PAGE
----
But there is no mistaking that both the outstanding 2006 and 2007 vintage loans are of lesser credit quality than CMBS loans made today, according to Mark Gallagher, a senior strategist with CBRE. "A lot of these were full-term, interest-only loans" that did not amortize, he said. Many were underwritten with "fairly aggressive pro forma assumptions" about future rents that did not materialize.

Gallagher said that CBRE has grown "quite a bit more pessimistic" in the ability to refinance 2007 CMBS vintage loans, in particular. "In our study, we came up with a figure of 29% of [deals maturing in 2017] that could face some sort of challenge to refinancing."

Loans that ran into trouble immediately after the credit crisis were often modified because at the time there was little appetite among real estate investors for distressed properties. Typically a loan was split into two notes, an A note that the borrower could repay under existing cash flows, and a subordinate B note with a deferred payment. (These B notes were often called "hope notes"; investors hoped that they could avoid a loss on the notes if the property's value or tenant revenue eventually increased.)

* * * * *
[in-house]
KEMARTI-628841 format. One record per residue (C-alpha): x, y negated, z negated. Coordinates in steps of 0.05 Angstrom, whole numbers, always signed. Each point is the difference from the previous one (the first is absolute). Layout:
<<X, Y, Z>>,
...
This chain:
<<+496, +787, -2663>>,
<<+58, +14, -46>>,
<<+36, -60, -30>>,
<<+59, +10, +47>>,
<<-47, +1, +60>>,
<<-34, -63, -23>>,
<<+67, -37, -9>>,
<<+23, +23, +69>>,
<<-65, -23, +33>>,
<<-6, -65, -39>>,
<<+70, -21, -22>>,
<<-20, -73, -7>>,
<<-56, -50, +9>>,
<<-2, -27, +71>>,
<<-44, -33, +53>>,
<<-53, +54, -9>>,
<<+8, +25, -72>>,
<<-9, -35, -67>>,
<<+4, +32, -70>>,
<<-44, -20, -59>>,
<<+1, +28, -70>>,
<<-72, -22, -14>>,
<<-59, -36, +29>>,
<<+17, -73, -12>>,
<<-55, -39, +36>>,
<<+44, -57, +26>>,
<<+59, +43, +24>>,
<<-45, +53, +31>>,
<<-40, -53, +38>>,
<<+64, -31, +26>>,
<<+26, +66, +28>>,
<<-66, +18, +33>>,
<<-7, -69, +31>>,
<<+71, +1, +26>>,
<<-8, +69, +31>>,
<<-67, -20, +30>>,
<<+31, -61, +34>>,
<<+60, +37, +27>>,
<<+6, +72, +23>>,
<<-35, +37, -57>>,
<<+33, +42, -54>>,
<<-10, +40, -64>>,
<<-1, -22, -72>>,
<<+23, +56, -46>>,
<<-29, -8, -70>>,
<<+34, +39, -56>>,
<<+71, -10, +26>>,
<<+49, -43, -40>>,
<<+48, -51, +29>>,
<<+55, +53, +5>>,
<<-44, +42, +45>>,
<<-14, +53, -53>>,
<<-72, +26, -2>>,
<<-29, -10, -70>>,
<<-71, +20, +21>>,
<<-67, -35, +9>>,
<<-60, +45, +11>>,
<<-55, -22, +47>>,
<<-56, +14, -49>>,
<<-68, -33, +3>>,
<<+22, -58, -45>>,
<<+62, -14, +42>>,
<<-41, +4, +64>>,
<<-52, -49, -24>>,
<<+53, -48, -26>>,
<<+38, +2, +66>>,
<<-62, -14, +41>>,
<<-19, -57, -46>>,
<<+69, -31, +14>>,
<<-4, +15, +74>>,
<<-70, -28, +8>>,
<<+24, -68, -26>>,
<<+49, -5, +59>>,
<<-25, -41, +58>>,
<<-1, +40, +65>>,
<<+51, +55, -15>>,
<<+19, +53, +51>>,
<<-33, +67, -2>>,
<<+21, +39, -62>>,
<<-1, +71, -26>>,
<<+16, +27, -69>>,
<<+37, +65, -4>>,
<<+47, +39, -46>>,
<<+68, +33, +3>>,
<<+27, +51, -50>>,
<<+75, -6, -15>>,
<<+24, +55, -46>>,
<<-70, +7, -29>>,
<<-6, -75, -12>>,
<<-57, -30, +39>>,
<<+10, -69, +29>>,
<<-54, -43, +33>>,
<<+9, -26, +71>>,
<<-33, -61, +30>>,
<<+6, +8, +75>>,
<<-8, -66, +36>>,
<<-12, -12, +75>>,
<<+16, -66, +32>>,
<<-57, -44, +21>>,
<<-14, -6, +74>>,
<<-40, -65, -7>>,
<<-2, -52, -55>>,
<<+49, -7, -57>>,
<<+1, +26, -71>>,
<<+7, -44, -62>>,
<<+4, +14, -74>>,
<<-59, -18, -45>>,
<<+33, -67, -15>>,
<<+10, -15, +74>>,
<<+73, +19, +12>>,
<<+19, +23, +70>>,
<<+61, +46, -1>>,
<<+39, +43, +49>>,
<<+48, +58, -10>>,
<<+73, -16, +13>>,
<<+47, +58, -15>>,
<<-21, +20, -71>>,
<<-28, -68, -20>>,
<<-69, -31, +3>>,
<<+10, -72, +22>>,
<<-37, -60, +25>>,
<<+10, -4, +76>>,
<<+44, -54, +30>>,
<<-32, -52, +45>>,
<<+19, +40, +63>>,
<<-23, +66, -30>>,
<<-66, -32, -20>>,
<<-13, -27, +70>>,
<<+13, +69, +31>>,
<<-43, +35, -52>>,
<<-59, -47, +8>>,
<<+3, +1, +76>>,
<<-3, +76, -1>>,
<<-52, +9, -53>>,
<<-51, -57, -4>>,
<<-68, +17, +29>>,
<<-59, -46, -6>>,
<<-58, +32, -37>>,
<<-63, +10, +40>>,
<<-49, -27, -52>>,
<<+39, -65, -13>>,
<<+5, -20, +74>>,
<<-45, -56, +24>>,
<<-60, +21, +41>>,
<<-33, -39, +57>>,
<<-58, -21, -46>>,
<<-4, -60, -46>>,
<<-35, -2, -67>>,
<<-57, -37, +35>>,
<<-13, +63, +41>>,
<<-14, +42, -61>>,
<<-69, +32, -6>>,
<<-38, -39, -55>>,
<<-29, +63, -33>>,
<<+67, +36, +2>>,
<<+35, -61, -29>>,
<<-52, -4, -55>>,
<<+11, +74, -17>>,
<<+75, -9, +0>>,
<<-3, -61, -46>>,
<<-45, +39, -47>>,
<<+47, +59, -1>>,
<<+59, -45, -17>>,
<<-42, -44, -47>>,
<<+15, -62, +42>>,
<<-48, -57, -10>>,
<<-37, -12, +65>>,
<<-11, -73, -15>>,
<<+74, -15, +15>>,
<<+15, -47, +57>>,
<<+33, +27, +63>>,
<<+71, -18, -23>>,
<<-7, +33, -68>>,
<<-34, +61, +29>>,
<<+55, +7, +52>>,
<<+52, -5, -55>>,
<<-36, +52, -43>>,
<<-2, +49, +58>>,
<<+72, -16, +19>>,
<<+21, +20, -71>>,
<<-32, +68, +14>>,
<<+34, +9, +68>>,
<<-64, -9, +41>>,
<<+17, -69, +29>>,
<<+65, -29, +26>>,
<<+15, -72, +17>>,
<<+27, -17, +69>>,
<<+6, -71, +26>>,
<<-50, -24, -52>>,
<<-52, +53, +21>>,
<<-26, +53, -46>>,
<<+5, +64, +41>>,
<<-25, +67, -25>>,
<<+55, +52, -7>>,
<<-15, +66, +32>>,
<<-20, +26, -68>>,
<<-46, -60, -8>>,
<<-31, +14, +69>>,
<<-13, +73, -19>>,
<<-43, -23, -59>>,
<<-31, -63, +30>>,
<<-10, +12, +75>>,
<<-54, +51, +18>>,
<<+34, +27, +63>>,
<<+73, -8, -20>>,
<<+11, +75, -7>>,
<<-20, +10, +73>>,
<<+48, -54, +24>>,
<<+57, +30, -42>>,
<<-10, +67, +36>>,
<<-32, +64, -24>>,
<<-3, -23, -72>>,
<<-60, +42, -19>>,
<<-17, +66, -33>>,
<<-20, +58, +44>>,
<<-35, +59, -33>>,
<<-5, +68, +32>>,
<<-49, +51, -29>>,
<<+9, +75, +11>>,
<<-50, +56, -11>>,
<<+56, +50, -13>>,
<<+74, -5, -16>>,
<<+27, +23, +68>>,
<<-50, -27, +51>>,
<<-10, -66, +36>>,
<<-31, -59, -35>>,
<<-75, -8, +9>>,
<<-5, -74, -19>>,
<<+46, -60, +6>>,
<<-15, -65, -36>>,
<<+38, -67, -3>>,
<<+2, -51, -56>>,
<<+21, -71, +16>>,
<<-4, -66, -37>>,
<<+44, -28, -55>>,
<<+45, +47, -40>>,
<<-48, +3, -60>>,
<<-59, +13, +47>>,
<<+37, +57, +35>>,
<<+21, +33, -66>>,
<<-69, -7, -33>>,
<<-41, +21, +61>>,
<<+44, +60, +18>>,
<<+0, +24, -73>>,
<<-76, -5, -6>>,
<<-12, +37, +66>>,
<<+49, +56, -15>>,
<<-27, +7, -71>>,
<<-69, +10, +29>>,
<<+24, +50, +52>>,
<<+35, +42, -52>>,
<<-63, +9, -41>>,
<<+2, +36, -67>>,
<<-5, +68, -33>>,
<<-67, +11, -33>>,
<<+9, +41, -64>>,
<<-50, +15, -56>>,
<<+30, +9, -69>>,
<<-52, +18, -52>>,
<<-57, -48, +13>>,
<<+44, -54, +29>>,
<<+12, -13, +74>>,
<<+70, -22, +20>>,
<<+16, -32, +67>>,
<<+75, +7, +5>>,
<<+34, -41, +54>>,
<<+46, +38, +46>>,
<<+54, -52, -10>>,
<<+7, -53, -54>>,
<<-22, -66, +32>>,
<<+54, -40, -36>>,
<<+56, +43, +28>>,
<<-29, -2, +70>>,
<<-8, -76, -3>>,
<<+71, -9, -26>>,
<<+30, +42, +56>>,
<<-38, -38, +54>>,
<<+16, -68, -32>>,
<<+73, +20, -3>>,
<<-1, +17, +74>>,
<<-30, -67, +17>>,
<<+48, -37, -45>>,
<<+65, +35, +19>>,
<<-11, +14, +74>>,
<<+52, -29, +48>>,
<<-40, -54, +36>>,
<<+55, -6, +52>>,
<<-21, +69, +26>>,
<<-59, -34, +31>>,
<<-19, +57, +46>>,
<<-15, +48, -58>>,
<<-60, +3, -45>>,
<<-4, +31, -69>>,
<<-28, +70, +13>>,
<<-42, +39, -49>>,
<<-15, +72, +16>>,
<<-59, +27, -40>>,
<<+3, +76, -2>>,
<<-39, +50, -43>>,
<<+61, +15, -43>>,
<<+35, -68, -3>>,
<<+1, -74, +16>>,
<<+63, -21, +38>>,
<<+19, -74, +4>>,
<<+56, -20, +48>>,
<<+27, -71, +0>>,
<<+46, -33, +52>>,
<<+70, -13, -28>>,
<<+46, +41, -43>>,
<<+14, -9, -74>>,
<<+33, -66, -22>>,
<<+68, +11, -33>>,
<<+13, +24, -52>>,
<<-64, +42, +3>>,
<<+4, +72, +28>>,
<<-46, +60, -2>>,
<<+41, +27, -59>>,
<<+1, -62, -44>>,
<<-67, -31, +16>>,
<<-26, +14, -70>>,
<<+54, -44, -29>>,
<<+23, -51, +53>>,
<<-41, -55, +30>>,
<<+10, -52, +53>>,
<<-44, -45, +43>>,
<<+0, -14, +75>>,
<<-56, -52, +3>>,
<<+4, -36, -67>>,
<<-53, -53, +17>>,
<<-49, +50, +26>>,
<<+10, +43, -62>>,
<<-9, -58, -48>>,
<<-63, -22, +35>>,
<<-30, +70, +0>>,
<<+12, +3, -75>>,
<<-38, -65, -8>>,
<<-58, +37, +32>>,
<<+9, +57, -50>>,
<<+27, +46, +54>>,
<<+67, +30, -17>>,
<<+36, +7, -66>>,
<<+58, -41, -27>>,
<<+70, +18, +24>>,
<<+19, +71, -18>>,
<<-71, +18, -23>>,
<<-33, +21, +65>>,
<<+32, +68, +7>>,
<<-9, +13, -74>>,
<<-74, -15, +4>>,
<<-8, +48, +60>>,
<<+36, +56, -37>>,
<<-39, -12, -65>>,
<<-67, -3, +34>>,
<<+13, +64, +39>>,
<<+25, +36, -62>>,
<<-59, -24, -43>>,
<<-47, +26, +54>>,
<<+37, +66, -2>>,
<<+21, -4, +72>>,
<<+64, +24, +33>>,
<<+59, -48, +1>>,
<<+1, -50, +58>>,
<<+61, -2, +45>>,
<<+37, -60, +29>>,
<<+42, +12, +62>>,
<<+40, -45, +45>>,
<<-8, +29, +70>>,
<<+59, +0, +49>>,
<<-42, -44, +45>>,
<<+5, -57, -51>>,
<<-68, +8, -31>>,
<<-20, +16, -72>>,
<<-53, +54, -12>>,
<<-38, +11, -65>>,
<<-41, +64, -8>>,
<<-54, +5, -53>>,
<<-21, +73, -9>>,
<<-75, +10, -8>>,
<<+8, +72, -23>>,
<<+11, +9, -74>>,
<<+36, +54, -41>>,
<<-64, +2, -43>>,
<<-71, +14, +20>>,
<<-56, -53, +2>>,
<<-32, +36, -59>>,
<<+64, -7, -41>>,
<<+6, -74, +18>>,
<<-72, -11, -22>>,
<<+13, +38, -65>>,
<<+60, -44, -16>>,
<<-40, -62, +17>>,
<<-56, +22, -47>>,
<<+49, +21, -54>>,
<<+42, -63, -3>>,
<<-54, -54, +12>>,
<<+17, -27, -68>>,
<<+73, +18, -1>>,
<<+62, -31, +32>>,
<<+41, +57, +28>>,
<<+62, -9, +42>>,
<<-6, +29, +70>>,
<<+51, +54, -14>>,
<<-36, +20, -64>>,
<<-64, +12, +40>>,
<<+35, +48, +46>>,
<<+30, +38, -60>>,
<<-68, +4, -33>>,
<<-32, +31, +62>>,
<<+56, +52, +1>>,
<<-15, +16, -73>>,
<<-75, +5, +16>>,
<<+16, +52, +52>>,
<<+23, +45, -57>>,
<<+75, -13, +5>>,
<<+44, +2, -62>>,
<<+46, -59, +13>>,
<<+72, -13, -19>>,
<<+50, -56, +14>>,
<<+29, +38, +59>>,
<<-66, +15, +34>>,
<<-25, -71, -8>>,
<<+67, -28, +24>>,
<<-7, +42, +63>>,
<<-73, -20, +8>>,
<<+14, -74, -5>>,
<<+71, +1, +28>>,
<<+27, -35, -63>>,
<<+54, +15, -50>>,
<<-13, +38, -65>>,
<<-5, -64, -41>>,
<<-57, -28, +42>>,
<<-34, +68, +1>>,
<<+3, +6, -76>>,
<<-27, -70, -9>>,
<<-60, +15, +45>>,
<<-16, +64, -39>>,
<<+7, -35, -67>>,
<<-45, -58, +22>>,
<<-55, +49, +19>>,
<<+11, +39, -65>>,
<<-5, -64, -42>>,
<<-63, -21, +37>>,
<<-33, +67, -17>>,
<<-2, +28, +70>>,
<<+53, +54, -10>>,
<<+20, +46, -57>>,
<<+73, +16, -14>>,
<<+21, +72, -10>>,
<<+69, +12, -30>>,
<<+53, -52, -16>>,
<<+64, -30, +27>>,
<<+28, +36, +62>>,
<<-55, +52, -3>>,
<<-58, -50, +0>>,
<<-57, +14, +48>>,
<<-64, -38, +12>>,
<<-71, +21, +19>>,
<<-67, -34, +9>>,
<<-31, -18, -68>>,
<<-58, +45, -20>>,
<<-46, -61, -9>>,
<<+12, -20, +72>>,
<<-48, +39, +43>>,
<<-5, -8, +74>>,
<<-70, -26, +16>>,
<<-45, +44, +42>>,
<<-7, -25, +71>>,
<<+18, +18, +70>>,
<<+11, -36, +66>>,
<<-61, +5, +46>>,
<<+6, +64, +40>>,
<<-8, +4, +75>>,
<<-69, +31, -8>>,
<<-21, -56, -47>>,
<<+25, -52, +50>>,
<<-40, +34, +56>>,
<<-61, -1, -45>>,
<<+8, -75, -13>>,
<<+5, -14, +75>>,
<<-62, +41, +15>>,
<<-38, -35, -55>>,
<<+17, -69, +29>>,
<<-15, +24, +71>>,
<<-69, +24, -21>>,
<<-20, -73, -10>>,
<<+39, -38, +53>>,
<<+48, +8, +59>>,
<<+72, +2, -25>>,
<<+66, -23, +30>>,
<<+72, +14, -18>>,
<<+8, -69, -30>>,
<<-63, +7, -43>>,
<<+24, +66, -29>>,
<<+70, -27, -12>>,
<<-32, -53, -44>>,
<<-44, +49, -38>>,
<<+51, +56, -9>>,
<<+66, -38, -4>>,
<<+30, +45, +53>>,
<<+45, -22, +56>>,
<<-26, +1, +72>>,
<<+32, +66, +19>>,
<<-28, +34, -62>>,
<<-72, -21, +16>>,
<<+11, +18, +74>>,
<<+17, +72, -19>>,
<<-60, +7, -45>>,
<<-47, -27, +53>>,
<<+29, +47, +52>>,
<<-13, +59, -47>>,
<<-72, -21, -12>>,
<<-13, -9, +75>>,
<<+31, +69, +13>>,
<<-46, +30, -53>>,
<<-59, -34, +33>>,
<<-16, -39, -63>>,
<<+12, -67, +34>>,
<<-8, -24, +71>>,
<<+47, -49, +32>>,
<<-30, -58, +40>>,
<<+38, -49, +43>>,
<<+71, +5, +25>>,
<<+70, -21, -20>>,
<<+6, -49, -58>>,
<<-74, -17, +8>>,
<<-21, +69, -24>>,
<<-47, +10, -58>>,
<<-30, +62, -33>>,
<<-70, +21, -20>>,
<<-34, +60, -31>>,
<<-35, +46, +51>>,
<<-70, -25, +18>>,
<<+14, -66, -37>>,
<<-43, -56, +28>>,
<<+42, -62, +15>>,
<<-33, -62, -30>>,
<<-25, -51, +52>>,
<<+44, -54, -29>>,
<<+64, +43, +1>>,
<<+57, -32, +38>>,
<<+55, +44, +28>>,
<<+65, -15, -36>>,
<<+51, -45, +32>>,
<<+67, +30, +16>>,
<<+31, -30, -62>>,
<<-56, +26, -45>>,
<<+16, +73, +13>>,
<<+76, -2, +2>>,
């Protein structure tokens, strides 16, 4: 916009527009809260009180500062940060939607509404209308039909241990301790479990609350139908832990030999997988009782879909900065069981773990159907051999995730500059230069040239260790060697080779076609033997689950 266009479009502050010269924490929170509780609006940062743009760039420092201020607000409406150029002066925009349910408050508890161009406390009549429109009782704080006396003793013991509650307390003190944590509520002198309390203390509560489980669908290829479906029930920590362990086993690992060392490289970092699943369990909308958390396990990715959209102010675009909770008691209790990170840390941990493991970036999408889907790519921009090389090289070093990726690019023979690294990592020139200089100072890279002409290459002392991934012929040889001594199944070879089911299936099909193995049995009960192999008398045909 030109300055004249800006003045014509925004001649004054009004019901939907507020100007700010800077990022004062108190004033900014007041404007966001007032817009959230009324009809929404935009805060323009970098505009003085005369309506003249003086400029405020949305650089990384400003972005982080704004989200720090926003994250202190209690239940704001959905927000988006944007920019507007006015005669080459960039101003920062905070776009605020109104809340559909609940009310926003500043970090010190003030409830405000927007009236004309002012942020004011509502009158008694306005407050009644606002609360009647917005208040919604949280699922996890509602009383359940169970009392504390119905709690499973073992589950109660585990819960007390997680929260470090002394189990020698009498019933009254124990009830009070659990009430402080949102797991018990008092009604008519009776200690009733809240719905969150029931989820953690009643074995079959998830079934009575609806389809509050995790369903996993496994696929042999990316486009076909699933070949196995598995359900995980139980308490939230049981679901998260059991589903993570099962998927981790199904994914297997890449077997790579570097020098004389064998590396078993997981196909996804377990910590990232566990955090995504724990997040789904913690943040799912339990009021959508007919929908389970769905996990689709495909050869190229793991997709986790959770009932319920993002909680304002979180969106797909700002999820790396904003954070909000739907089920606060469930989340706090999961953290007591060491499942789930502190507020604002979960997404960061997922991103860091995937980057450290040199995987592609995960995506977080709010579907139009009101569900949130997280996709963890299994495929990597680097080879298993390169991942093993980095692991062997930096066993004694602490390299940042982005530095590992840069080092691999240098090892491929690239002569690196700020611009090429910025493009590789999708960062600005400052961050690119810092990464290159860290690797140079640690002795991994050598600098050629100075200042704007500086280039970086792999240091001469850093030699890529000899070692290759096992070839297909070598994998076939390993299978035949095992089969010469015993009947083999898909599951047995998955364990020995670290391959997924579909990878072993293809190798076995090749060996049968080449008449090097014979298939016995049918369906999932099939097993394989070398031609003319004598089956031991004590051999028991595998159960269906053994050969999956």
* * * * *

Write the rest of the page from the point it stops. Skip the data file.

More recently, rising property values have made it easier to liquidate troubled loans. This allows mortgage bondholders to recover at least some of the principal right away.

A property that goes through what is known as a "discounted payoff," or principal reduction, may be difficult to refinance in the conduit market. "It's tainted," said Ilan Bensoussan, sector specialist and trader at Semper Capital Management.

Instead, the borrower needs to get a bridge loan, which typically has one- to three-year tenor and can be securitized in commercial real estate collateralized loan obligations (CRE-CLO). Some bridge lenders "will finance at 50, 60 or 70 LTV. … The borrower makes payments for 6-12 months and then refinances the loan into a conduit," Bensoussan said.

Bensoussan says that the CRE-CLO market is poised to grow in the next year, partly because of the number of 2007 vintage loans coming due and partly because this market is well prepared to comply with risk retention. CRE-CLO issuers retain as much as 30-35% of the risk in a deal, so the impending requirement to hold 5% is not a problem.